Similar to Mint, you can connect your bank accounts/credit cards, and LearnVest will track your expenses against a budget. Mint is significantly more polished overall and has more features, but the one thing we really liked about this software is its debt management tool. For instance, if you have a credit card with a high balance, LearnVest will pull the balance of the debt along with the interest rate. You can then input the minimum payment, and LearnVest will tell you how long it will take to pay off the debt. You can then utilize the slider to increase the payment, which will then update the remaining term. There is also a feature to compare investing in the market vs. paying down debt, so you can compare which makes better sense based on parameters you input.
LearnVest is free, but they will try to sell you on their financial planners, but aside from some minor soft selling, there is enough here to make it worth considering.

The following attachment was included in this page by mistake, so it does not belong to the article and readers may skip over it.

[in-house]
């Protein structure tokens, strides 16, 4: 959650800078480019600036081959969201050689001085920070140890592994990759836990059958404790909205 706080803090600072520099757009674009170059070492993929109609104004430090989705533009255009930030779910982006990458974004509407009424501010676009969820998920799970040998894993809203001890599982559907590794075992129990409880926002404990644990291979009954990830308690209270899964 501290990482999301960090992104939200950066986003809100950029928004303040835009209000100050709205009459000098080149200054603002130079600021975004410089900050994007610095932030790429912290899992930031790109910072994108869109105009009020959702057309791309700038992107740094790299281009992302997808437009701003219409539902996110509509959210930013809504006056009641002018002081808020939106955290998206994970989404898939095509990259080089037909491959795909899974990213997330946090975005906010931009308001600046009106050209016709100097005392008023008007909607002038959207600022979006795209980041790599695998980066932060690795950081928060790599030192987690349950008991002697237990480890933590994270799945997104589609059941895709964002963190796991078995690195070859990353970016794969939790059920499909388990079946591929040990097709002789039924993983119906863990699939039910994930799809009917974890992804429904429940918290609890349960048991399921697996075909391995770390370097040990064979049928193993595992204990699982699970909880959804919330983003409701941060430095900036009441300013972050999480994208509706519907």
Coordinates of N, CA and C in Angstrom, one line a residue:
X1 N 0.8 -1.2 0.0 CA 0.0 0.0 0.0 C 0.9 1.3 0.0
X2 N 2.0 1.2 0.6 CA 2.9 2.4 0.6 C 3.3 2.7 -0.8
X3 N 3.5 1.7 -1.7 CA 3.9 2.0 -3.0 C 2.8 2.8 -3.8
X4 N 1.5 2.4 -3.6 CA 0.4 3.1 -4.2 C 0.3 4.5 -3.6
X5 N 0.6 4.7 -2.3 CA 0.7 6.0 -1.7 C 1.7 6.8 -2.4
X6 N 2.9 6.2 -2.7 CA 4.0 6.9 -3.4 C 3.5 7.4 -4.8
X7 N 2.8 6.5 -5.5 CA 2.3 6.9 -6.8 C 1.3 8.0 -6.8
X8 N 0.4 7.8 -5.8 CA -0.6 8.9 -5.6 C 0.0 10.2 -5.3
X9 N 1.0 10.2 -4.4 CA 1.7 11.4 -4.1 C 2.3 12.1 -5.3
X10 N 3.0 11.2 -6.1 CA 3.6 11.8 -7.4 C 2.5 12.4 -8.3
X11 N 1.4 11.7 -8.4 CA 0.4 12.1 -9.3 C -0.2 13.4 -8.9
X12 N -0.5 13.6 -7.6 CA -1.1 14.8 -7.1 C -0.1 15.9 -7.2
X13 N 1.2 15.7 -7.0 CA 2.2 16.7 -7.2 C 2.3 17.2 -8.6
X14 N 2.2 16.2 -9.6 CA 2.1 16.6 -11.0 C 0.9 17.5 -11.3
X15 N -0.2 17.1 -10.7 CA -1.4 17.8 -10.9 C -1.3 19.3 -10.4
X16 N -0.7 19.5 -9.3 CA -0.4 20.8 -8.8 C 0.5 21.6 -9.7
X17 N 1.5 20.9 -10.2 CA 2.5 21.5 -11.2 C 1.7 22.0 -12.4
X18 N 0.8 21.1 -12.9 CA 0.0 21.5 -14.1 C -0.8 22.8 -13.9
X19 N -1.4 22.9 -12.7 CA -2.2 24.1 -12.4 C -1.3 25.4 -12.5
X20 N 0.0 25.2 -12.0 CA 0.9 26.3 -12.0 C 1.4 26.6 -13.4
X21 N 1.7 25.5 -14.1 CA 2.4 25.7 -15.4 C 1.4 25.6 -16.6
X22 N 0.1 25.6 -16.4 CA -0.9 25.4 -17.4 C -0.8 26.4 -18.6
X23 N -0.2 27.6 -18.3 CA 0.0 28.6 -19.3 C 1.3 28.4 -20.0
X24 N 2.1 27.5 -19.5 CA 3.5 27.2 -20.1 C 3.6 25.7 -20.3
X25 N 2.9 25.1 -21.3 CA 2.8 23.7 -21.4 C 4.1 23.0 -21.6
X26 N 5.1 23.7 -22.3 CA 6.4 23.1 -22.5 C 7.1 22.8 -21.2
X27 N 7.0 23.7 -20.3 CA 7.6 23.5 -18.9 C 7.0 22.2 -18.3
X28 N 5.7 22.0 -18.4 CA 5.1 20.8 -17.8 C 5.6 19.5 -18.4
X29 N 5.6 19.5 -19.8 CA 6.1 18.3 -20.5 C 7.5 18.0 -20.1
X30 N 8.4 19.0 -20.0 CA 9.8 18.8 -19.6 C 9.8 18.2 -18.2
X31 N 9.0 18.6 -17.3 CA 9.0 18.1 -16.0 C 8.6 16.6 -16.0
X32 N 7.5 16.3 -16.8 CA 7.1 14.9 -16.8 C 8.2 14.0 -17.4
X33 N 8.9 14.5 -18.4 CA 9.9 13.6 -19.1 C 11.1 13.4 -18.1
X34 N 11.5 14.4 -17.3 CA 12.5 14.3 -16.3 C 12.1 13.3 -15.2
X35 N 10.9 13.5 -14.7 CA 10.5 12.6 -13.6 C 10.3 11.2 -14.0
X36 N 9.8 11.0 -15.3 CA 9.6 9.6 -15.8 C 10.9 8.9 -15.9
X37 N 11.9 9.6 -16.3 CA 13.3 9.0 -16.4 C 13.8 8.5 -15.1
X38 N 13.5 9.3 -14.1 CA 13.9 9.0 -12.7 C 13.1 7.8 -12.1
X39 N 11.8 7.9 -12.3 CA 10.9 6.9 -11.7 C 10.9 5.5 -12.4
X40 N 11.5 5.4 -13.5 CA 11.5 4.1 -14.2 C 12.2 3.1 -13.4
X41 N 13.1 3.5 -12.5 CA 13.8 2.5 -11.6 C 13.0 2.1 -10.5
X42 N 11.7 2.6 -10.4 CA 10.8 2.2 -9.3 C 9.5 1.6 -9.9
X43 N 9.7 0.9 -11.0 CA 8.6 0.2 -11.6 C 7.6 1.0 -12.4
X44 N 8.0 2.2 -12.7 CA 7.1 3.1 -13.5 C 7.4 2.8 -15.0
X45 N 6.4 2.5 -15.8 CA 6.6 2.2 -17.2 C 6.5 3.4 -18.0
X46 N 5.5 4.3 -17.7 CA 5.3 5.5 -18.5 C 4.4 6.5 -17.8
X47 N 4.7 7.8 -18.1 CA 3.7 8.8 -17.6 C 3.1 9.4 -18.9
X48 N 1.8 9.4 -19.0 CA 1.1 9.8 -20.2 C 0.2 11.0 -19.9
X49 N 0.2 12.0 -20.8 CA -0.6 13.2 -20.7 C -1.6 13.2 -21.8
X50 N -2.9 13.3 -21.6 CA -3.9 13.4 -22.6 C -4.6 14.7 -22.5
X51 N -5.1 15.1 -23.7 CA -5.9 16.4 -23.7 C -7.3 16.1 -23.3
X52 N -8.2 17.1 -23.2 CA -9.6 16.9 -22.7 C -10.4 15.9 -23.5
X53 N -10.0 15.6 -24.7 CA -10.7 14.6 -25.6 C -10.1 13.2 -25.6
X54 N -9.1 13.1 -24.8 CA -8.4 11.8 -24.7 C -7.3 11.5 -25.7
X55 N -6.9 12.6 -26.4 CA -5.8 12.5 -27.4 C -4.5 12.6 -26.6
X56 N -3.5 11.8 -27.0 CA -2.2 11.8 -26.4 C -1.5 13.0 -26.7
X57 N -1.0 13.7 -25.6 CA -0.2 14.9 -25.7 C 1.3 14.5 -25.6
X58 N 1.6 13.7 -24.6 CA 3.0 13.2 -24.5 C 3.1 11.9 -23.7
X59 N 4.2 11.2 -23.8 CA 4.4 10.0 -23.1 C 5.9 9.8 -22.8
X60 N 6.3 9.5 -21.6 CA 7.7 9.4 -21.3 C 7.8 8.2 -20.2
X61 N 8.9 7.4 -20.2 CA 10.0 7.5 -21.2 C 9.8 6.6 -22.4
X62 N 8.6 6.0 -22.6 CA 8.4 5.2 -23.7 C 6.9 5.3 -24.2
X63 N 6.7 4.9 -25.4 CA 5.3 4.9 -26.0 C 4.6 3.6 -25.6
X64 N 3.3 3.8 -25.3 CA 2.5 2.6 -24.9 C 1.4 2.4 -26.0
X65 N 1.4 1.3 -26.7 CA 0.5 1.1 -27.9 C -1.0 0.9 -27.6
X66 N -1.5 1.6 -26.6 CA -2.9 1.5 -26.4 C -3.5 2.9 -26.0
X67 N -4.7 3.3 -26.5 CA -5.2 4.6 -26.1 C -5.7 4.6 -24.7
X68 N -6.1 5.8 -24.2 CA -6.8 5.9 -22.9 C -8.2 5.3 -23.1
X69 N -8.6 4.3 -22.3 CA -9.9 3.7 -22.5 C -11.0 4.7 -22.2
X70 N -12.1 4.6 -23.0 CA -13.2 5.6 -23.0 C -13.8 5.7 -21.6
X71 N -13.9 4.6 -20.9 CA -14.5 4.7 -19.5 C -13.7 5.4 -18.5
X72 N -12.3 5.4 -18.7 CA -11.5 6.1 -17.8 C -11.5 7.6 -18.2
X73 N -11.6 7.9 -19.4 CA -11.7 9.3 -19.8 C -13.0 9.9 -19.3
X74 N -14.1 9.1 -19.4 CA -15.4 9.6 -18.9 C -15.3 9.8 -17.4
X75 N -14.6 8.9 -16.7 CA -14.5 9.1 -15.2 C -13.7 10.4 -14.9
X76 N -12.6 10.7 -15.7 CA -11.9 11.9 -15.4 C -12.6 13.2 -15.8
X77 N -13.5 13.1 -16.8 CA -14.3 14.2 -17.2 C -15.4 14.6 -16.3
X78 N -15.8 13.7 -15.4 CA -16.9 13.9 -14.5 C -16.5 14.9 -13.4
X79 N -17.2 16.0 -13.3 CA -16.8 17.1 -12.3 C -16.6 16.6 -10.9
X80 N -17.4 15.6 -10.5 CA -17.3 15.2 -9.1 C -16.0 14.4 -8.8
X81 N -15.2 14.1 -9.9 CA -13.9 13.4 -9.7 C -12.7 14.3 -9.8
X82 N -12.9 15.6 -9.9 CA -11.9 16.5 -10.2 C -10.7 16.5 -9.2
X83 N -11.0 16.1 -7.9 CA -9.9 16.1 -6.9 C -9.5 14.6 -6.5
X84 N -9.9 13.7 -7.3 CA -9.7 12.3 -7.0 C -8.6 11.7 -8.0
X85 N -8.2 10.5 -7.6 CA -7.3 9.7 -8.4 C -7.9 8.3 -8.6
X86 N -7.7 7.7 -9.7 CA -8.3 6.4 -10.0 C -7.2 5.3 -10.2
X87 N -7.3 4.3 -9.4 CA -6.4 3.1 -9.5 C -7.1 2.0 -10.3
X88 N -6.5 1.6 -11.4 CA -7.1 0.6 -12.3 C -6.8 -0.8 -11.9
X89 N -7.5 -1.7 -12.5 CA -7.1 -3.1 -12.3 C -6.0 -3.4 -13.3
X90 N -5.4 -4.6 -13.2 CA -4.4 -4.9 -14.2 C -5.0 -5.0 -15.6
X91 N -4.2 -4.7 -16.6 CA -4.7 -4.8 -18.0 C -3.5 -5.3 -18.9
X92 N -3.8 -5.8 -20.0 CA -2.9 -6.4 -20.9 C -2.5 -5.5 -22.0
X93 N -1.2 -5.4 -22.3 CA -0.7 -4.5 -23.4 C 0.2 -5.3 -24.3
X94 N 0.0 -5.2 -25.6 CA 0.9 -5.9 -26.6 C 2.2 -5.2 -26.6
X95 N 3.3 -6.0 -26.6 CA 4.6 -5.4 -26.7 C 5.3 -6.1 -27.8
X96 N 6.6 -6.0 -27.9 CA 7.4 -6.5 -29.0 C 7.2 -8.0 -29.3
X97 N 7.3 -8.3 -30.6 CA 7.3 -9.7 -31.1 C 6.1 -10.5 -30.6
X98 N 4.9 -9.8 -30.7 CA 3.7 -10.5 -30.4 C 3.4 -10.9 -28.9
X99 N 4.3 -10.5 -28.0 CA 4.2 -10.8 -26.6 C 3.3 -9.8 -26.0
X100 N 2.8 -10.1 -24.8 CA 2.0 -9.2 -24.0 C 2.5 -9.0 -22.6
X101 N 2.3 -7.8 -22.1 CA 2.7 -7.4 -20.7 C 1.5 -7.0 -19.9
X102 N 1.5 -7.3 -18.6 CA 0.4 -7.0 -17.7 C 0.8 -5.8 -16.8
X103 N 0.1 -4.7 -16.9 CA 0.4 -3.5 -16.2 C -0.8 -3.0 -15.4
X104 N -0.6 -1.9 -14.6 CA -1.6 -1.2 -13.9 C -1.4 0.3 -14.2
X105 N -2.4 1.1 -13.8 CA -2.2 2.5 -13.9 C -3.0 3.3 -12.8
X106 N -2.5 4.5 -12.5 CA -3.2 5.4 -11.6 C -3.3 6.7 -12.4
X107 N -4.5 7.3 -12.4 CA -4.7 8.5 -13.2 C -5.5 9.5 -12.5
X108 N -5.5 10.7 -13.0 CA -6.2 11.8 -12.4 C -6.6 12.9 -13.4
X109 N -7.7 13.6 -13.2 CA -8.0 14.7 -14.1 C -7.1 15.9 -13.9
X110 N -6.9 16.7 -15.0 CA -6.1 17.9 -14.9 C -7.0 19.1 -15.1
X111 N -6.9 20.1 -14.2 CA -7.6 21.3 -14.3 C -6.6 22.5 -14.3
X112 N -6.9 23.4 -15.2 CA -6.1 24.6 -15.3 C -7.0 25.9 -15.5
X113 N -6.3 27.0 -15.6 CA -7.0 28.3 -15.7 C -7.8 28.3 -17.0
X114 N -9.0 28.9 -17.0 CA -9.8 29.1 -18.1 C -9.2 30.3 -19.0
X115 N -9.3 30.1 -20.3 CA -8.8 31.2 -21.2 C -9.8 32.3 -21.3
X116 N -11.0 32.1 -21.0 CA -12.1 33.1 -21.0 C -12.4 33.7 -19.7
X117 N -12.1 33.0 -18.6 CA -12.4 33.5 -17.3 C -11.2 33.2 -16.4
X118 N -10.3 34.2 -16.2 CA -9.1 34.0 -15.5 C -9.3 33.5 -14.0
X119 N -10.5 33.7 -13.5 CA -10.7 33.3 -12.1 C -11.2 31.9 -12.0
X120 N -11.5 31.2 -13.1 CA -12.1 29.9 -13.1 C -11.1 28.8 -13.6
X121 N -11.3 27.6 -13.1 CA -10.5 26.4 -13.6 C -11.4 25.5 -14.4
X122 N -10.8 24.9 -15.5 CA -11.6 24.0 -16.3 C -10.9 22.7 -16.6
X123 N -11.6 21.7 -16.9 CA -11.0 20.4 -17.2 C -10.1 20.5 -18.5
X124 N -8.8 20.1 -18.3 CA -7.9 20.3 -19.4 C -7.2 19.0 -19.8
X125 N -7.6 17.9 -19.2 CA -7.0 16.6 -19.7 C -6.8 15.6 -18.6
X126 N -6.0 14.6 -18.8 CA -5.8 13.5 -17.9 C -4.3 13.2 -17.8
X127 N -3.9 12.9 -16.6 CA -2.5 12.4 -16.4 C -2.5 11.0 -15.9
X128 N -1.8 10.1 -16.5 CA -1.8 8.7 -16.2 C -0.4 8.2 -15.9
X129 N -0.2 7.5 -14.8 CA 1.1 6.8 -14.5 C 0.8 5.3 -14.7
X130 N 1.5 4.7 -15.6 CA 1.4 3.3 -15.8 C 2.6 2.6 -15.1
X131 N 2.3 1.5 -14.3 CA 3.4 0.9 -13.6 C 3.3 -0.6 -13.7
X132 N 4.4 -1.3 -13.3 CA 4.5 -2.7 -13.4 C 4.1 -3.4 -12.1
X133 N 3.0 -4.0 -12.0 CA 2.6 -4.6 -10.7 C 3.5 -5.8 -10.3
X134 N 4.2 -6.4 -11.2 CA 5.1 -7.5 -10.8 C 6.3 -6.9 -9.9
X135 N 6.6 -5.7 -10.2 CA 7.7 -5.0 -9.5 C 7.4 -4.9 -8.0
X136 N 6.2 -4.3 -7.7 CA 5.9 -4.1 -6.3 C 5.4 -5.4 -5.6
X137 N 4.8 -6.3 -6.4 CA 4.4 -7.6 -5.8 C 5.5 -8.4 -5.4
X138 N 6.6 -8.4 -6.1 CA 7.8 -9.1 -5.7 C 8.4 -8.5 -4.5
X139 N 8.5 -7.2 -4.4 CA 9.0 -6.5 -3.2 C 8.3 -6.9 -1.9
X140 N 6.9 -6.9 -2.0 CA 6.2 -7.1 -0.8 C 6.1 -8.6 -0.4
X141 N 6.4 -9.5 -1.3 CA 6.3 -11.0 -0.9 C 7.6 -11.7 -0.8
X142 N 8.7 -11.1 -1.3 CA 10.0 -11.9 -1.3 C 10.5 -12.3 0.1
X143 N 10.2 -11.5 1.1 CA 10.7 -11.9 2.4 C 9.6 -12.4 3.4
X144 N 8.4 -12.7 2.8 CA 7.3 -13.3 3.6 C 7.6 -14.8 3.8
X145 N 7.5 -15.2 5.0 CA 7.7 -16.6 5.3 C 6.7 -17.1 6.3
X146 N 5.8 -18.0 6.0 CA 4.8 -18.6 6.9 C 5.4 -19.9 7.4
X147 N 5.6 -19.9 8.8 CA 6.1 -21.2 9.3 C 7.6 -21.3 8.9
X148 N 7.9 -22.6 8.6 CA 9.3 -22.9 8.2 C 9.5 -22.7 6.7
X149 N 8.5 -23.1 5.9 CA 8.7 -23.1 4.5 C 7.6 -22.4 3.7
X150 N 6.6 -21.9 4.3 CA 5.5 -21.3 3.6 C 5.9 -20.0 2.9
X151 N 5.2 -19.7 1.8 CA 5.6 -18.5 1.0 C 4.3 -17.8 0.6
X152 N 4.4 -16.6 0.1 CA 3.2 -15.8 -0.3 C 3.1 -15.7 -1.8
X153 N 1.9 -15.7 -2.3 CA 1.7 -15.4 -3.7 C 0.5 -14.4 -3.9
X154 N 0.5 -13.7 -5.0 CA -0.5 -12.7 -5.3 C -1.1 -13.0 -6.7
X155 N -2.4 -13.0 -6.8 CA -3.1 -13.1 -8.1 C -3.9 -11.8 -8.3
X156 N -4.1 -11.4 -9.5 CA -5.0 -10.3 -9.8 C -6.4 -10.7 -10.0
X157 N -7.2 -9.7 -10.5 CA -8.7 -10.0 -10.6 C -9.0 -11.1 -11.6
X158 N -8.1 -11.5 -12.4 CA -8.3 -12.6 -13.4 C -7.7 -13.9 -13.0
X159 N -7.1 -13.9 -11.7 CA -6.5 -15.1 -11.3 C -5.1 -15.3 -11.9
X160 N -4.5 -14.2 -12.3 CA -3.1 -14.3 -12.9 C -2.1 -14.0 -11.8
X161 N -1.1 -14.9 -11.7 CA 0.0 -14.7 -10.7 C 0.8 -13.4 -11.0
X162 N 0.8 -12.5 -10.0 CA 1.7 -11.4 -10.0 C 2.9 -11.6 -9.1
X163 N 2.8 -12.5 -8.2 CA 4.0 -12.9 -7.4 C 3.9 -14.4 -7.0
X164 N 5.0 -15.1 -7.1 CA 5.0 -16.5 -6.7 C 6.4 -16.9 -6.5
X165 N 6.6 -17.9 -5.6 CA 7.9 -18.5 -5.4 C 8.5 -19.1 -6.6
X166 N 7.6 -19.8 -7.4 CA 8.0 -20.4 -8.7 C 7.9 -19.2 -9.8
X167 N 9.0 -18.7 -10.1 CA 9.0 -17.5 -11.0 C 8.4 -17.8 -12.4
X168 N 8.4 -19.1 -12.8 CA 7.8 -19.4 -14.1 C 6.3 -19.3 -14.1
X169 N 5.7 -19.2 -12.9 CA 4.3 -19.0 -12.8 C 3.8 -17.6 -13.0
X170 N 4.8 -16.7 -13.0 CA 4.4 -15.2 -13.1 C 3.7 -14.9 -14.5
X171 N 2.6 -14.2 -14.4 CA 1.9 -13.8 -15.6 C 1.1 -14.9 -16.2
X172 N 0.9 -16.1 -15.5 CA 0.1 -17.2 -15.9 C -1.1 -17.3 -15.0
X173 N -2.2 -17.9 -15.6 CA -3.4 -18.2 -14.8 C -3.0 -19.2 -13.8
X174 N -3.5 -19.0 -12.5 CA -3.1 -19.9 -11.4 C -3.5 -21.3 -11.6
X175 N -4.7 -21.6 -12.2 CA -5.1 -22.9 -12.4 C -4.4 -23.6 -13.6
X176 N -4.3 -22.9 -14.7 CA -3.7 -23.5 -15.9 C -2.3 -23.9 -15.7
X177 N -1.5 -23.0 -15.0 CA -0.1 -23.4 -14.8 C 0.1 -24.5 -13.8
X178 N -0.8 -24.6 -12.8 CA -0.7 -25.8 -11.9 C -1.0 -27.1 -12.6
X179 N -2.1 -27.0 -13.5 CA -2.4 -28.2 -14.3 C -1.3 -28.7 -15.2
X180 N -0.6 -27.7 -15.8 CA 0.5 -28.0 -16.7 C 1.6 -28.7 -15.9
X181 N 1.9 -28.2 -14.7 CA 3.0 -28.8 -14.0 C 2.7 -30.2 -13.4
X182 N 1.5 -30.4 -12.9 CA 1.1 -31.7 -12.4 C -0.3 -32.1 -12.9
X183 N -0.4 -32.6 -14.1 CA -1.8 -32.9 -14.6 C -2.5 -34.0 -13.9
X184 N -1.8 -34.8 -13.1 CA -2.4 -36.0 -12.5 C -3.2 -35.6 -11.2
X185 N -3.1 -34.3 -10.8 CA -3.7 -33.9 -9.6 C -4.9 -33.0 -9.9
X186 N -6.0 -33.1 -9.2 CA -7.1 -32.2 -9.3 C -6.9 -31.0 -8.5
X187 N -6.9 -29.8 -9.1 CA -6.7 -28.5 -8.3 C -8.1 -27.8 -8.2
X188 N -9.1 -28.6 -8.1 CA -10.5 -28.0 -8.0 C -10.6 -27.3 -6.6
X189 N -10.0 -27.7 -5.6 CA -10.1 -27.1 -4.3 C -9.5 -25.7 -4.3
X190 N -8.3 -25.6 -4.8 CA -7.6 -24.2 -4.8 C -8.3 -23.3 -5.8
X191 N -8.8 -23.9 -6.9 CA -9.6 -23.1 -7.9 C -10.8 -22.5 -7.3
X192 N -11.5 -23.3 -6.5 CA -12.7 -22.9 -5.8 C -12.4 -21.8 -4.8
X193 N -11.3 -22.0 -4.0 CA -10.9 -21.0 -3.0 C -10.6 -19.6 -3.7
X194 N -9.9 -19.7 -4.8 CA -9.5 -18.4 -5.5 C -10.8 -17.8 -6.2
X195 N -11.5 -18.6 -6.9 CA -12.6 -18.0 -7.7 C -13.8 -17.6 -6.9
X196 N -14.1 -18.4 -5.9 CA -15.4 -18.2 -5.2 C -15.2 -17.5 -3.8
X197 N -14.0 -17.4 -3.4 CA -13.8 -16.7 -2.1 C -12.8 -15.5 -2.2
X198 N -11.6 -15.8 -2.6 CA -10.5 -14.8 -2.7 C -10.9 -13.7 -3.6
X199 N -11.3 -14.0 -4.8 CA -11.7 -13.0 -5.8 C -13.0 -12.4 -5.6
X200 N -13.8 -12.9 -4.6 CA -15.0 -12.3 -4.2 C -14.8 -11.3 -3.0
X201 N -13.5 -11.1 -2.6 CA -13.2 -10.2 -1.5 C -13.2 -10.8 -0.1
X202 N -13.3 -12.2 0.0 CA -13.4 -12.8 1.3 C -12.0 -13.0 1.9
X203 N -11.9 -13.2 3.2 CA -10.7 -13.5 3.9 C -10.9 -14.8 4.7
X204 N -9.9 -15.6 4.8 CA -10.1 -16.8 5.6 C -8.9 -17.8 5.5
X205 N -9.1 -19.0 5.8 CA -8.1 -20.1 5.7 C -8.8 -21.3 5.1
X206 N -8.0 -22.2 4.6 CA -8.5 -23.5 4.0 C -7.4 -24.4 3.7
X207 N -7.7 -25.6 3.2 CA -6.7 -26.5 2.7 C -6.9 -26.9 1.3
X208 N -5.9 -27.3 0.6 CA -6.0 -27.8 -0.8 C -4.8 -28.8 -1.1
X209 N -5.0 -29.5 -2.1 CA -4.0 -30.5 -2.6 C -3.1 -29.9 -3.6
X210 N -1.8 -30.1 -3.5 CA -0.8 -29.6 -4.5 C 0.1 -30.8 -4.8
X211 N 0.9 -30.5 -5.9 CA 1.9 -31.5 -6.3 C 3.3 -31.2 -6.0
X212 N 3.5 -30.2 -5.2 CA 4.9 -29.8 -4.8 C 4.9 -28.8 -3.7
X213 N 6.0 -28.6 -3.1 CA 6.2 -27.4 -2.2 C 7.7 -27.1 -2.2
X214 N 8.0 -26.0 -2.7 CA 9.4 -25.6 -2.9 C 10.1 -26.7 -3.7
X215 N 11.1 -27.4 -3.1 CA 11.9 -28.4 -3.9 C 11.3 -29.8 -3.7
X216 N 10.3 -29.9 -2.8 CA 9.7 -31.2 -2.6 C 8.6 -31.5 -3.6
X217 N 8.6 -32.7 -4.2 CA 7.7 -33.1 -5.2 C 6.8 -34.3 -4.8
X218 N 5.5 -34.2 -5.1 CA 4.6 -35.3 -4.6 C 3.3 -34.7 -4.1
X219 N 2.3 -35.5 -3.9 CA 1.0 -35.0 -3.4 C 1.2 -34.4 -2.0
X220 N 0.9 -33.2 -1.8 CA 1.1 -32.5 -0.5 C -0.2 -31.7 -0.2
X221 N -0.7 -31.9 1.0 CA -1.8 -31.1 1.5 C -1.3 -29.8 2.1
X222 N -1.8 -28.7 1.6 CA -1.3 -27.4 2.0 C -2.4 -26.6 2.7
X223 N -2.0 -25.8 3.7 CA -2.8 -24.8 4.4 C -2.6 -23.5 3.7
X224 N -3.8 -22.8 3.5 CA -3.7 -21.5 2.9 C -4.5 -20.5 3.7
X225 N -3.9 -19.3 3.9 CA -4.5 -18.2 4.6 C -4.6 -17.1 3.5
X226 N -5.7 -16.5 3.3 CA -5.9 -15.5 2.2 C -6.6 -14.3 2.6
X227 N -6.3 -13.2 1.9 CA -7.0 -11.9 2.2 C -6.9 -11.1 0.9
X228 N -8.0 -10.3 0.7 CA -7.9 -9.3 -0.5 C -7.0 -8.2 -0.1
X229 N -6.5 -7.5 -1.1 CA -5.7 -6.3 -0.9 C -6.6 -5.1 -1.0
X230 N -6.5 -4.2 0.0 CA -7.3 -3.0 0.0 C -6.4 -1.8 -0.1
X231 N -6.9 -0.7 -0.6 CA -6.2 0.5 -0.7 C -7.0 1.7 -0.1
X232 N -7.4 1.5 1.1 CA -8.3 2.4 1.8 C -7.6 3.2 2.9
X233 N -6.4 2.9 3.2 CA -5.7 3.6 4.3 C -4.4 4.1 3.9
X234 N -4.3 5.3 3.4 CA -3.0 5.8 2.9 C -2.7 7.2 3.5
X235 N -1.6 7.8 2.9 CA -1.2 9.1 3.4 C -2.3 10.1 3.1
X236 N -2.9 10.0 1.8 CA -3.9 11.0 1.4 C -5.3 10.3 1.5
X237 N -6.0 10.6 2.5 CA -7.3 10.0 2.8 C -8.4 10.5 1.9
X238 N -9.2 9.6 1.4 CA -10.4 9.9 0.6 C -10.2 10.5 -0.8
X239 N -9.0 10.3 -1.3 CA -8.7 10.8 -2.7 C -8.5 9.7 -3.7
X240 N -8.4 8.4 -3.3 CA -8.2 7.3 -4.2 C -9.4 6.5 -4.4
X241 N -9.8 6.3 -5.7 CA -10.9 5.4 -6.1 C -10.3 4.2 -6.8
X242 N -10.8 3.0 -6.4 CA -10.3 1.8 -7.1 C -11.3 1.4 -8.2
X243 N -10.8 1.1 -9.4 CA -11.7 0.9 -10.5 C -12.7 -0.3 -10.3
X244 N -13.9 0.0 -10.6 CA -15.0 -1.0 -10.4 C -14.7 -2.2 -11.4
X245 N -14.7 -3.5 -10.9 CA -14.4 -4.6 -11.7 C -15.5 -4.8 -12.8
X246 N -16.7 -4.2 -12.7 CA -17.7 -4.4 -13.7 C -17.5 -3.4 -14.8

There are a ton of minor players in the industry, but these we feel are the top three we would recommend overall. If you have any questions about any of these, please feel free to reach out to either of us.
Karen DeRose and Anthony DeRose are registered representatives of Lincoln Financial Advisors.
Securities and advisory services offered through Lincoln Financial Advisors Corp., a broker/dealer (Member SIPC) and registered investment advisor. Insurance offered through Lincoln affiliates and other fine companies. DeRose Financial Planning Group is not an affiliate of Lincoln Financial Advisors.